As deployments of service-oriented architectures grow more complex, the need for federated information management
and governance is emerging -- areas for which an ebXML registry is particularly well suited, according to proponents. As such, the OASIS ebXML Registry Technical Committee is hitting the virtual road this month with webinars aimed at educating attendees on the features and capabilities of the ebXML Registry v3.0, which OASIS approved as a standard in May.
Use of an ebXML registry is also "an obvious next step for people looking to migrate from EDI [electronic data interchange]," said Carl Mattocks, consultant and project leader, asset inventory process improvement for Metropolitan Life Insurance Co. in Bridgewater, N.J., and a member of the technical committee (TC). Among vertical industries, Mattocks said e-government and health care are early implementers and, he predicted, "are obvious places where you'll see growth."
Vertical industry groups that have implementations of ebXML Registry include the Integrating the Healthcare Enterprise (IHE) initiative, the Data Interchange Standards Association (DISA), and the National Institute of Standards and Technology (NIST). "NIST has created a registry to help people register artifacts across the Web," Mattocks said.
The ebXML Registry v3.0 specification incorporates both a registry and a repository, which differentiates it from a UDDI (universal description, discovery and integration) registry. In February, a separate OASIS UDDI TC approved UDDI version 3.0.2 as a standard. According to Kathryn Breininger, chair of the OASIS ebXML Registry TC and CENTRAL project manager, emerging technologies for Boeing Library Services at The Boeing Company, there is no formal liaison between the two groups.
ebXML's origin was an initiative between OASIS and the United Nations Centre for Trade Facilitation and Electronic Business (UN/CEFACT) to create a framework for e-business. UDDI began as an effort among IBM, Microsoft and Ariba to create a registry standard.
"As [ebXML] has evolved, it added features/functions to enable other types of uses, such as registering Web services," Breininger said. "ebXML includes a repository piece to access whatever is being registered; UDDI doesn't include a repository for artifacts."
The ebXML and UDDI registries have different design centers, said Farrukh Najmi, a member of the ebXML Registry TC and the original author of the ebXML Registry specification. Najmi is also a federated information management architect at Sun Microsystems. "The design center of the ebXML Registry standard is federated information management. UDDI was designed strictly as a lightweight registry to hold basic information. In SOA, we're seeing an increasing recognition that a lightweight registry is not practical for the rising complexity of SOA deployments."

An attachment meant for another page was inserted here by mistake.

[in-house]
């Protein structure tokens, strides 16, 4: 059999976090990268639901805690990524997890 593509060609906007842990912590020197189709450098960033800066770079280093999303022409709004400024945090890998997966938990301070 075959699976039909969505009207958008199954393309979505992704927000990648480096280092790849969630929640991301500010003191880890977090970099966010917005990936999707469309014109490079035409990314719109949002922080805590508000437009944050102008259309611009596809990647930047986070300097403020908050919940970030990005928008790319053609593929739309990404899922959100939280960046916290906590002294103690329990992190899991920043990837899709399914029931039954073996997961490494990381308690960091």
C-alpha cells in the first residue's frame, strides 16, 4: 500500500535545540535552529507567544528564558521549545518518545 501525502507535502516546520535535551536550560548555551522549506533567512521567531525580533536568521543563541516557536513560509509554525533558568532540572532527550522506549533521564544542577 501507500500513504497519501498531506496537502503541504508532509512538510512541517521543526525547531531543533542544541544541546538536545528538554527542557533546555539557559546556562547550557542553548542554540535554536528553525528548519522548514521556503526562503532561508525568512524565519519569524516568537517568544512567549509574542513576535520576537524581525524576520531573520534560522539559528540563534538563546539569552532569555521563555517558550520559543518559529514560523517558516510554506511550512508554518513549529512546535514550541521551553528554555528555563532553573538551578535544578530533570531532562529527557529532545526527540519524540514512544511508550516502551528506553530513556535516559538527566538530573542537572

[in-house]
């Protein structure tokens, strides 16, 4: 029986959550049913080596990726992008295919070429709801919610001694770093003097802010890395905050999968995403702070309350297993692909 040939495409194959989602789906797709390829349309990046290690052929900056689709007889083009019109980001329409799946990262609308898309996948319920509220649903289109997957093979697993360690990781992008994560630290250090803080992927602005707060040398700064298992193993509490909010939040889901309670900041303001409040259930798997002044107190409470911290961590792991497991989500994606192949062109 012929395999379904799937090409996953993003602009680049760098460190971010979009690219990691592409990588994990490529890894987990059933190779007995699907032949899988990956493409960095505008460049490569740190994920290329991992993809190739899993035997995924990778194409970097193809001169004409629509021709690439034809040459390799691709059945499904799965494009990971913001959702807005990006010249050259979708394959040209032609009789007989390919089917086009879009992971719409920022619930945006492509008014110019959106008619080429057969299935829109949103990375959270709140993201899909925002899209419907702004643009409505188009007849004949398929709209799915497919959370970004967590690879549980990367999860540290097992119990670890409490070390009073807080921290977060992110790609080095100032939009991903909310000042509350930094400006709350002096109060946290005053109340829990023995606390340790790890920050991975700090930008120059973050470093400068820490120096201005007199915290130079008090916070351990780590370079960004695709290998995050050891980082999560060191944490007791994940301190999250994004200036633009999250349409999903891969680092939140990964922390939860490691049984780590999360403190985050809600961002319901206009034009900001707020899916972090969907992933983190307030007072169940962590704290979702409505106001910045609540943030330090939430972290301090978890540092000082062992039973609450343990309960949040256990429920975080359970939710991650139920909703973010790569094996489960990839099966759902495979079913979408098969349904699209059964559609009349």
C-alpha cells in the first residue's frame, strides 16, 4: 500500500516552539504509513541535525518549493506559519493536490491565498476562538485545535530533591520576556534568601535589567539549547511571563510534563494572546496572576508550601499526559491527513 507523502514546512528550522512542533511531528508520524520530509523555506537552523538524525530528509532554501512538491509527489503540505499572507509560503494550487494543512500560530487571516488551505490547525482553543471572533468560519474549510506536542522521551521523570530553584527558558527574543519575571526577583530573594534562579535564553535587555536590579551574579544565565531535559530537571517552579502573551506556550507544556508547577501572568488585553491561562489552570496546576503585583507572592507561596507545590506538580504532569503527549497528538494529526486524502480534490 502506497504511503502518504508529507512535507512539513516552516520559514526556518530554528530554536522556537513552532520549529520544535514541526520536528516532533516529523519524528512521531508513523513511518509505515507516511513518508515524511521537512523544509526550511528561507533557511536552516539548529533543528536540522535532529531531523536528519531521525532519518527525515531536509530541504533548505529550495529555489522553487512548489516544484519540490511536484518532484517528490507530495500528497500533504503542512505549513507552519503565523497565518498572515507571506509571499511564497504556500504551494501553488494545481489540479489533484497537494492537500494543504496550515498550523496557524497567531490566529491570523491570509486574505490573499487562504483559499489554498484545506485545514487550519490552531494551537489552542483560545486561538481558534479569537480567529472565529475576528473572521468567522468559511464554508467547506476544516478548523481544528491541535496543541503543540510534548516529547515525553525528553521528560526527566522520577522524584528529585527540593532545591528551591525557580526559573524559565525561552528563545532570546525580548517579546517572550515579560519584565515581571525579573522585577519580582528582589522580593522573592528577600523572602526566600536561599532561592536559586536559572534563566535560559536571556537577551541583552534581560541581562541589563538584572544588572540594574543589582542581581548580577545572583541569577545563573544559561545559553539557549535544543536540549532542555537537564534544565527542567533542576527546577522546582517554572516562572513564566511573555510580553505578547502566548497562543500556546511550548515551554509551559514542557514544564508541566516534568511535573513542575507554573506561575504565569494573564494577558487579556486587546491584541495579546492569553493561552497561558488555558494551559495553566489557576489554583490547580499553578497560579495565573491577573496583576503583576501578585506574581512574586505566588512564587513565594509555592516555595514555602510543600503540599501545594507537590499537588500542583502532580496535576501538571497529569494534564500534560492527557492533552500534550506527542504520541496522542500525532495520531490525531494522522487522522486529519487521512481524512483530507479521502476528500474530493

In particular, a registry/repository model is necessary for governance, Najmi said. "In our [registry] deployment experience [at Sun], we validated a strong need for governance to enforce organizational policies on the artifacts involved. Wherever you store them is where you govern them; you can't govern in UDDI because [the related artifacts] are stored outside UDDI."
Sun rolled out its registry/repository product earlier this year, a productized version of the freebXML Registry. FreebXML is an open source initiative that Sun has been heavily involved with. Sun's registry supports both UDDI and ebXML.
"We believe that everything anybody would want to do in a SOA deployment requiring a registry would be covered by the ebXML registry, but we recognize that customers have existing applications written to UDDI," Najmi said.
"What a number of implementers have done with the ebXML registry/repository is make sure it can link to information in UDDI in a federated model. Version 3 is explicitly designed to support federation of information," Breininger said. Infravio Inc., for example, supports both UDDI and ebXML in its X-registry product.
However, Systinet Corp., Burlington, Mass., which has built its business around UDDI, has no plans for ebXML at this time, said David Butler, vice president of marketing. "The SOA and Web services industry has built a set of standards that UDDI is part of. From the perspective of SOA Web services platforms, being [Microsoft] .NET Indigo, [BEA] AquaLogic, IBM, they do not include ebXML, even at the protocol level, as any component of the platform."
Butler does agree that the need for SOA governance and lifecycle management has emerged. And, he said, "the trend is to add more repository capability to the SOA environment." Systinet's recently announced Blizzard platform has a repository at its core that is not based on ebXML.
"The true definition of SOA is understanding how the lower-level services map or link to the business capabilities that organizations like MetLife is putting in place to support its customers," Mattocks said. MetLife has not implemented an ebXML registry to date, Mattocks said. Boeing does have a registry based on ebXML and internal requirements, Breininger said.
Which type of registry, or both, organizations standardize on will ultimately be up to customers. "It helps that two [OASIS] groups are thinking along the same lines," Mattocks said. "SOA might actually happen when that's the case."